I’m sure it was November, on the prairies, in my first year of University. It didn’t snow until Christmas that year, I’m sure, and if my memory serves, Bryan and I had broken up, and I don’t think we had gotten back together yet, and Mikhela, his daughter was living with me, off and on, but I remember it being more on, and often her infant sister was with her. And if it was November, I had almost certainly spectacularly failed the Calculus 115 midterm, with a 20%.
My mother was determined, in June of the spring before, and then, as she had been for my entire life, that no daughter of hers was going to a community college, to learn basket weaving. And so I found myself, from a graduating class of 5, in a lecture theater of 400. I had not learned the secrets of making a large place seem small. I didn’t know about making a friend in each class, starting small. I knew no one at university, save the man I was dating, and at 19 I still seemed to lack social skills and graces. I had turned down the orientation, assured by the boyfriend I would not be dating much longer, that he would show me around. I didn’t join a club, find a service group, I wasn’t the sorority type, and I think I found the Anglican Chaplain, but I seem to recall he quit shortly after I arrived, and I never did go back. I was ill prepared for the life I was leading, lost, broken and tired.
In HUB mall, there was, and probably still is, a discount seller of books. I went looking and amidst the odd sociology texts that may have been a text last year, over sized coffee table books of artists I had never heard of, there was a Patricia Cornwell book.
In the midst of drowning, being lost in that unhappy and lonely place, I took my Patrica Cornwell novel to the pedway between HUB and the Arts building, where it overlooked Rutherford house, and I sat and read. I hadn’t learned about the other, secret and quiet places at the University: the Periodical Reading Room in the Rutherford South, the Green house in the Ag and Forestry building, the museum in the faculty of Home Ec, the sunny spots in SUB, and the peaceful chapel at the Catholic residence.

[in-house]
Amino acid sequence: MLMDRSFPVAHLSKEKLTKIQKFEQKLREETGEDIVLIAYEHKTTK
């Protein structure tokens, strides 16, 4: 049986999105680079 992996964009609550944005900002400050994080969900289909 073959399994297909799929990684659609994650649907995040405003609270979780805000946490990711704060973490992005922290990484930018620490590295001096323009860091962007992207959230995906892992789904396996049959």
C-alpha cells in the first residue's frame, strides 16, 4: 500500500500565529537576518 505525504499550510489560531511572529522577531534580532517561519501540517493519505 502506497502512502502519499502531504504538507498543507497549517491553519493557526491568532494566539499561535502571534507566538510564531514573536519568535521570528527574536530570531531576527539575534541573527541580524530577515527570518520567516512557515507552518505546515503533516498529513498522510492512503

I spent an afternoon devouring the book, a forensic pathologist, gruesome and sadistic murders, dysfunctional relationships, an adulterous affair. Utterly different than the life I was not leading well. Pure, escapist fantasy. I actually kept up with Patricia Cornwell through the years it took me to finally finish my degree (I started in 97, and my degree says 2005). From her I moved into Kathy Reichs, then on to JD Robb. I finally stopped reading Cornwell about 4 years ago, when things got utterly crazy, but I would stop people who were reading the new books, asking them what was happening to the story.
And all of this is a droll and somewhat literary way of getting to the point. I was reading one of Ian Rankin’s books last night. I’m new to him, he arrived in the house shortly after Gabe’s death, when someone brought books. And this particular book is about a serial killer. After the insanity and depravity that is Robb and Cornwell, quite tame.
I cannot read it. I came home from the hospital after Gabe’s birth, and I picked up the JD Robb book I was reading, and I could not read it. The violence, the hatred, the pain, the atrocity of all of it was too raw. Salt in a wound.
And I found myself putting the book down last night. Not putting it on the shelf, but bundling it in the bag for the book sale, half read. And actually contemplating if I wanted to foist it off on someone at all. Wondering if I should throw it out completely.
(I assure you, Mr. Spit and I, of the 2000 book library, do not throw out books. In fact, we don’t seem to give them away much.)
It astonishes me. I cannot read these books. I put down Rankin, and picked up the Guernsey Literary and Potato Peel Pie Society.
And the Guernsey Literary and Potato Peel Pie society is a heartbreaking book. But it is real. Pain and tragedy is measured out by love and joy.
And if I had to guess why I can’t read the likes of JD Robb and Ian Rankin, it is this. I have known pain and sorrow and terror.
I chose joy.